Latest Nanoparticle Stories
Cells are very good at protecting their precious contents — and as a result, it's very difficult to penetrate their membrane walls to deliver drugs, nutrients or biosensors without damaging or destroying the cell.
The use of nanomaterials for water treatment, food packaging, pesticides, cosmetics and other industrial uses has increased over the last few years. In regards to use in food packaging, these nanoparticles may also be entering our bodies through food consumption.
University of Warwick scientists have shown how to tie knots in liquid crystals using a miniature Möbius strip made from silica particles.
Two NJIT researchers have demonstrated that using a continuum-based approach, they can explain the dynamics of liquid metal particles on a substrate of a nanoscale.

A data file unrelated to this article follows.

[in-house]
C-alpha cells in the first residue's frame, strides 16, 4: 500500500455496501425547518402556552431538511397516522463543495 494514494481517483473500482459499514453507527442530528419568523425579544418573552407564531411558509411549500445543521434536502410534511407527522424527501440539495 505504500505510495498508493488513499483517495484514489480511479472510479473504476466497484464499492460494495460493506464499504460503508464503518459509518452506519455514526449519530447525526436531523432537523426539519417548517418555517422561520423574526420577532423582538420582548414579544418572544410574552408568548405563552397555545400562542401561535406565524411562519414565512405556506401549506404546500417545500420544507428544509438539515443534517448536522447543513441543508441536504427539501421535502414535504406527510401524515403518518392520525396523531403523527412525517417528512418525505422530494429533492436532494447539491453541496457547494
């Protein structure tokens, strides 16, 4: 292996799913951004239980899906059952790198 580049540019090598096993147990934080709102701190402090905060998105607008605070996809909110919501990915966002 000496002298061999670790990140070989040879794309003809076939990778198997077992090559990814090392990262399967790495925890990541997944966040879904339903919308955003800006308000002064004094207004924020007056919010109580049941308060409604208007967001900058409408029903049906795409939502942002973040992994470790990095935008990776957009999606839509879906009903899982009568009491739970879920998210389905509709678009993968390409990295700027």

Researchers at the University of Georgia are developing a new treatment technique that uses nanoparticles to reprogram immune cells so they are able to recognize and attack cancer.
Tiny silicon crystals caused no health problems in monkeys three months after large doses were injected, marking a step forward in the quest to bring such materials into clinics as biomedical imaging agents, according to a new study.
University of Akron researchers have developed new materials that function on a nanoscale, which could lead to the creation of lighter laptops, slimmer televisions and crisper smartphone visual displays.
The mineral molybdenum disulfide (MoS2), which, when solid, behaves in many ways like grease, has semiconducting properties that make it a promising alternative to silicon or graphene in electronic devices.
Controlled by an infrared laser, gold nanoparticles can now be used to turn blood clotting on and off - a useful tool for doctors who are trying to control clotting during surgery.